Manuscripts/Mixed Material Letter from Alexander Graham Bell to Mabel Hubbard Bell, April 23, 1917
In regard to military service there is one point that has never been publically alluded too so far as I know. A volunteer army injures the people from which it springs by the fact that the deaths are confined to a selected class of good and fit men thus reducing the proportion of such men who will be the fathers of the next generation. Whereas an army that constitutes an average sample of the population would not cause deterioration of the nation because, however, it might be reduced by deaths the proportion of fit and unfit would remain the same.
A country that wages war for a number of successive generations by means of volunteer armies drawn from the best in the nation must necessarily deteriorate by the continious production of a smaller and smaller proportion of good and fit men and a larger and larger proportion of unfit.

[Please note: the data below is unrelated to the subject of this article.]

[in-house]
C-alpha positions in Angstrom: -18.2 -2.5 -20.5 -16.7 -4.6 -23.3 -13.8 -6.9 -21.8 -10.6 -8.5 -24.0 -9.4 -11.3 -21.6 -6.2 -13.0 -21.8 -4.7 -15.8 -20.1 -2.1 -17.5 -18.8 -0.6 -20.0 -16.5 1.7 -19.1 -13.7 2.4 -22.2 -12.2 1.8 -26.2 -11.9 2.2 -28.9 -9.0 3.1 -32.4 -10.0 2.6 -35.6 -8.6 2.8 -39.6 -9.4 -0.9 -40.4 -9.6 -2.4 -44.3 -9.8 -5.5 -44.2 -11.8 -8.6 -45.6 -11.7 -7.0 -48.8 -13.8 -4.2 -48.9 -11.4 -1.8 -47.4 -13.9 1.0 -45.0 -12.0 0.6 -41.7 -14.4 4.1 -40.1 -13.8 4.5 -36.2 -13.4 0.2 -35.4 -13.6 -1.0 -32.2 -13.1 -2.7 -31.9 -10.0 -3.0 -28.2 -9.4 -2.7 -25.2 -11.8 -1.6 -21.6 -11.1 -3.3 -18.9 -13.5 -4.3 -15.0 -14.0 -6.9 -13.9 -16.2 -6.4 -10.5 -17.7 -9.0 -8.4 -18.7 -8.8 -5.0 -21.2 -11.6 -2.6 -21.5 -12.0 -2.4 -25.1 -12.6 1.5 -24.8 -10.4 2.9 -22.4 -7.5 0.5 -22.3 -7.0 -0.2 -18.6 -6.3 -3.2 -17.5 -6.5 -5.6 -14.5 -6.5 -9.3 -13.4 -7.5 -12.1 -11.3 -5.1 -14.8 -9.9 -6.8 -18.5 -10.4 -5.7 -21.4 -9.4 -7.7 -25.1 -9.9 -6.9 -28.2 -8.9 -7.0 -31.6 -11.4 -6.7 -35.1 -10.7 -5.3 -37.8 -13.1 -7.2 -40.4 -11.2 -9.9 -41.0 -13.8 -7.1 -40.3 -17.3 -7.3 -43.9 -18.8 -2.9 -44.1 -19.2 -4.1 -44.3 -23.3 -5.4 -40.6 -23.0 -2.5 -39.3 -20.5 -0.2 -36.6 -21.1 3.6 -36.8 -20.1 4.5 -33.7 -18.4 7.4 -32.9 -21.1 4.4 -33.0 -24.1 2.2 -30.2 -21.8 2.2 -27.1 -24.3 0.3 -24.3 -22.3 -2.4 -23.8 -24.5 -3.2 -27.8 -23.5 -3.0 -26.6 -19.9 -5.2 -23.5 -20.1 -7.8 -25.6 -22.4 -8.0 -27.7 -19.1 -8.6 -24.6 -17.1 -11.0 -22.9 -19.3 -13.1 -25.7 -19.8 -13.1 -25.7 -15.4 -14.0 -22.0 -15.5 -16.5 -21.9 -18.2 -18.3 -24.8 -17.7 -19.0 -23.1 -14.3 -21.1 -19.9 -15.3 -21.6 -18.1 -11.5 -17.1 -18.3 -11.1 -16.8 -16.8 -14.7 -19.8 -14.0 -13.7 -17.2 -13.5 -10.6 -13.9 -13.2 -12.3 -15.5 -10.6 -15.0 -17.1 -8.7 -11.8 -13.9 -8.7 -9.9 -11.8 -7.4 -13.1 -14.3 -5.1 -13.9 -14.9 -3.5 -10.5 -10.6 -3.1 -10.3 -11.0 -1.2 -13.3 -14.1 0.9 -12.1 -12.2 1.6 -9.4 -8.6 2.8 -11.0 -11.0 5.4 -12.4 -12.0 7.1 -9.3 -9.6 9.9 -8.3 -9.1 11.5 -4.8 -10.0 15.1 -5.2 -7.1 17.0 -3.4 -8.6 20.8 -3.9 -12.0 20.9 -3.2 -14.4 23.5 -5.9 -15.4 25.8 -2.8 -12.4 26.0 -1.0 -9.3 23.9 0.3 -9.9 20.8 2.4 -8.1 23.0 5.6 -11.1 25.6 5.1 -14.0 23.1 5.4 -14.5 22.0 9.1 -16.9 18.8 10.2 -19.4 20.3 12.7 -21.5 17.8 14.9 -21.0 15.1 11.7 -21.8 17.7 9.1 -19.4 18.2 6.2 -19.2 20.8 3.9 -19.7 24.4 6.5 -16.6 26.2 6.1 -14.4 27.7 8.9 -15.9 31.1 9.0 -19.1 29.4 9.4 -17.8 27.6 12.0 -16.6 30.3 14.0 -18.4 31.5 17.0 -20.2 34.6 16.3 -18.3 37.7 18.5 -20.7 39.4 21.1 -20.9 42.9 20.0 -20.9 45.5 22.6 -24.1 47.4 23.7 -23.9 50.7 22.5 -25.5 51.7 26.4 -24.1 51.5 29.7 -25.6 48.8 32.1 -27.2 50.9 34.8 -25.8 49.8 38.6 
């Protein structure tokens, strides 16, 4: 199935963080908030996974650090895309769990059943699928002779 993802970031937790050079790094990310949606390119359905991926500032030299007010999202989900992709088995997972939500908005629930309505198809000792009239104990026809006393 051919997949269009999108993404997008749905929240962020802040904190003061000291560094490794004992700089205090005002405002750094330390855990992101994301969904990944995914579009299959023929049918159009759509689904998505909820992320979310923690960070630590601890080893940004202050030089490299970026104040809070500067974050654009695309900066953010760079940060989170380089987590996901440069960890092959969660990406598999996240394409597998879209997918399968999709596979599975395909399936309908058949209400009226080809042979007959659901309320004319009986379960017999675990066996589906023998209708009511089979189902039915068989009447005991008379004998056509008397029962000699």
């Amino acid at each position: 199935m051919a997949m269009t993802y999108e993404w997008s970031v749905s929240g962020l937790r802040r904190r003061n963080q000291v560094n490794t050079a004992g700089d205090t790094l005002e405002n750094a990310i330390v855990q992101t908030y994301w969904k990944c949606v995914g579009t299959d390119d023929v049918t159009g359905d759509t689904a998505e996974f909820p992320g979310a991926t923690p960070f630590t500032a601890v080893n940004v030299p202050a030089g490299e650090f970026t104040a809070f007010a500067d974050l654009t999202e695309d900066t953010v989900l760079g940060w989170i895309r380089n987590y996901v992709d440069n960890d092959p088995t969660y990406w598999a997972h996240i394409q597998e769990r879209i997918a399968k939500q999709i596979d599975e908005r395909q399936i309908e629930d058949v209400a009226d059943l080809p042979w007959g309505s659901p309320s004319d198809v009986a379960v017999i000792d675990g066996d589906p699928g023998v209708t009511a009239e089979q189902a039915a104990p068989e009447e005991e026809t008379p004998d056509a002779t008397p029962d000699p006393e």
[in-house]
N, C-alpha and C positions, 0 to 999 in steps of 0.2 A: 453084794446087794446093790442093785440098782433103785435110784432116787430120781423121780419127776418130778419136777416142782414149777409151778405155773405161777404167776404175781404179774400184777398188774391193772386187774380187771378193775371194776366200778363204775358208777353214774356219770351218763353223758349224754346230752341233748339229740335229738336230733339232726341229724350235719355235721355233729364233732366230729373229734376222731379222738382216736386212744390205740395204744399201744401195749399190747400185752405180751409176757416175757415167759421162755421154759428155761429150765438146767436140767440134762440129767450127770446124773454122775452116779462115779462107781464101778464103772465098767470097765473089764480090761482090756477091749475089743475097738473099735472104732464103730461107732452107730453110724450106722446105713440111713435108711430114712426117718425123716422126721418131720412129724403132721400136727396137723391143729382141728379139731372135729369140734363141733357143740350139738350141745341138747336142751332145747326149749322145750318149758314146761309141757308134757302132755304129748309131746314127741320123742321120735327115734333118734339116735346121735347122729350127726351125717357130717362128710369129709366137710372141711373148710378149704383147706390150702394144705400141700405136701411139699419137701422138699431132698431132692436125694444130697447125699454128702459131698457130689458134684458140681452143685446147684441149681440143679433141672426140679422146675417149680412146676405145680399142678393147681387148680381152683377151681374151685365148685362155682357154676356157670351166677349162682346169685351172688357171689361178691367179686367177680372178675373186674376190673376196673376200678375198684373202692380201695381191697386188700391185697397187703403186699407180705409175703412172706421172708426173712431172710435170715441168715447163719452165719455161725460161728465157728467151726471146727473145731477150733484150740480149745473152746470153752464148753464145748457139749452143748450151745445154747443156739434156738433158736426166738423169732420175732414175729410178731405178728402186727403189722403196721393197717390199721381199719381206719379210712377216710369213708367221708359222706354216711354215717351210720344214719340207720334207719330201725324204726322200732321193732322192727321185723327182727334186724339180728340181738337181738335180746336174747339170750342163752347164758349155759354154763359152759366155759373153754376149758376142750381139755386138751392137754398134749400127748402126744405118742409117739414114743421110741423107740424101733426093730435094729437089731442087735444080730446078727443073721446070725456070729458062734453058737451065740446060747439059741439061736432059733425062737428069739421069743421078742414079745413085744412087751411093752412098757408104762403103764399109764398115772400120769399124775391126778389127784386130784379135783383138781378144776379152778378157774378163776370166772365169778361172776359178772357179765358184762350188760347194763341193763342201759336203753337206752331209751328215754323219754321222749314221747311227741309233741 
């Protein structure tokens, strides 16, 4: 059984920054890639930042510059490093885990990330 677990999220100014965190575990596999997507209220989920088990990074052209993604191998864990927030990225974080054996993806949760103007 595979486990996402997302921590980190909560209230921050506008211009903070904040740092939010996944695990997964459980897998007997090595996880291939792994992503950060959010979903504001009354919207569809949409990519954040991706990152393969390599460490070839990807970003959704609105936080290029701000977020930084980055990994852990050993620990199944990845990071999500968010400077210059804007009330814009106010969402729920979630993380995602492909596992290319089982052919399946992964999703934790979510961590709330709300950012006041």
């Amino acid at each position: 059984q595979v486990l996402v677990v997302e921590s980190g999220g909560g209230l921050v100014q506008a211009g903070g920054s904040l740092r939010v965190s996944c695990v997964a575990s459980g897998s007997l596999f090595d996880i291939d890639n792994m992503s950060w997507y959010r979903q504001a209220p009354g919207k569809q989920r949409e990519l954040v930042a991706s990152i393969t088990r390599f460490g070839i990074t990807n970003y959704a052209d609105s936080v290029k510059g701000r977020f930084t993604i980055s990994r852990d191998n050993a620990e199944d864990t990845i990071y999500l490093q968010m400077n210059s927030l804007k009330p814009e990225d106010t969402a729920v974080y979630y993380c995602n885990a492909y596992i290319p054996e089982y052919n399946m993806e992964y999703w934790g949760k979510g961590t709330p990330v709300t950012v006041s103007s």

History points to the rapid decadence of the military powers of the past. I see no reason however, for thinking that there would be decadence in a military power employing armies constituting an average sample of the population and not a sample of men selected for superior vigor and abilities.
I am very anxious to get on with towing experiments and of course I cannot even consider the idea of returning to Washington now that we have open water and motor boats available for the purpose. The Gauldrie was only launched yesterday and her engine is not yet in good running order. I hope however we may be able to do something with her tomorrow.